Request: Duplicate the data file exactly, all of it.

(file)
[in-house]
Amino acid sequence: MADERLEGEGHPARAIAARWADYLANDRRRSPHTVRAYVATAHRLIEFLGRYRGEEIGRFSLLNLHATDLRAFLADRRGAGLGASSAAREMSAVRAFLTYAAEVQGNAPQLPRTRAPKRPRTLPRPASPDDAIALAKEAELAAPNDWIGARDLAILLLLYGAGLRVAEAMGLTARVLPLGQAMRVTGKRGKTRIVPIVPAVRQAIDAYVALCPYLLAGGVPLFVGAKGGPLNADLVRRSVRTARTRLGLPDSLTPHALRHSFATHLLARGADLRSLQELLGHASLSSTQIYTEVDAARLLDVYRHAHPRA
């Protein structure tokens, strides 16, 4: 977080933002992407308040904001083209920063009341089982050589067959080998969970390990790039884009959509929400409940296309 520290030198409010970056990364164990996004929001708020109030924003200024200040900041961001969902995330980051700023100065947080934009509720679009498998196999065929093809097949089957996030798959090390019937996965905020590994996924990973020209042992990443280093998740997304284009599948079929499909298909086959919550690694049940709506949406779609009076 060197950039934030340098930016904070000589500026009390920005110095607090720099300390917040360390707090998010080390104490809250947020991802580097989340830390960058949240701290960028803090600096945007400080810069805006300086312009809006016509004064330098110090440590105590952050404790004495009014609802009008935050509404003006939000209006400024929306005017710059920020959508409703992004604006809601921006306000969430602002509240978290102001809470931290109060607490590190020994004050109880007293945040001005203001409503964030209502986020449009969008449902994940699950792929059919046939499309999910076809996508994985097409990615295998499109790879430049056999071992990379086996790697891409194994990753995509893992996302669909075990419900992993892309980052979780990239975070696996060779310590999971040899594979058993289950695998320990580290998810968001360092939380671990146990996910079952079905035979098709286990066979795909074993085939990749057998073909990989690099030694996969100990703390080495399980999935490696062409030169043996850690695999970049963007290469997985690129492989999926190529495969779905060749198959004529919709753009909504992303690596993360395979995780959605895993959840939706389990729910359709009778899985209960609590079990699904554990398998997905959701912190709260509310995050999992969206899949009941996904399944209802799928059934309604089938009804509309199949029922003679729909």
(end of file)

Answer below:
[in-house]
Amino acid sequence: MADERLEGEGHPARAIAARWADYLANDRRRSPHTVRAYVATAHRLIEFLGRYRGEEIGRFSLLNLHATDLRAFLADRRGAGLGASSAAREMSAVRAFLTYAAEVQGNAPQLPRTRAPKRPRTLPRPASPDDAIALAKEAELAAPNDWIGARDLAILLLLYGAGLRVAEAMGLTARVLPLGQAMRVTGKRGKTRIVPIVPAVRQAIDAYVALCPYLLAGGVPLFVGAKGGPLNADLVRRSVRTARTRLGLPDSLTPHALRHSFATHLLARGADLRSLQELLGHASLSSTQIYTEVDAARLLDVYRHAHPRA
């Protein structure tokens, strides 16, 4: 977080933002992407308040904001083209920063009341089982050589067959080998969970390990790039884009959509929400409940296309 520290030198409010970056990364164990996004929001708020109030924003200024200040900041961001969902995330980051700023100065947080934009509720679009498998196999065929093809097949089957996030798959090390019937996965905020590994996924990973020209042992990443280093998740997304284009599948079929499909298909086959919550690694049940709506949406779609009076 060197950039934030340098930016904070000589500026009390920005110095607090720099300390917040360390707090998010080390104490809250947020991802580097989340830390960058949240701290960028803090600096945007400080810069805006300086312009809006016509004064330098110090440590105590952050404790004495009014609802009008935050509404003006939000209006400024929306005017710059920020959508409703992004604006809601921006306000969430602002509240978290102001809470931290109060607490590190020994004050109880007293945040001005203001409503964030209502986020449009969008449902994940699950792929059919046939499309999910076809996508994985097409990615295998499109790879430049056999071992990379086996790697891409194994990753995509893992996302669909075990419900992993892309980052979780990239975070696996060779310590999971040899594979058993289950695998320990580290998810968001360092939380671990146990996910079952079905035979098709286990066979795909074993085939990749057998073909990989690099030694996969100990703390080495399980999935490696062409030169043996850690695999970049963007290469997985690129492989999926190529495969779905060749198959004529919709753009909504992303690596993360395979995780959605895993959840939706389990729910359709009778899985209960609590079990699904554990398998997905959701912190709260509310995050999992969206899949009941996904399944209802799928059934309604089938009804509309199949029922003679729909």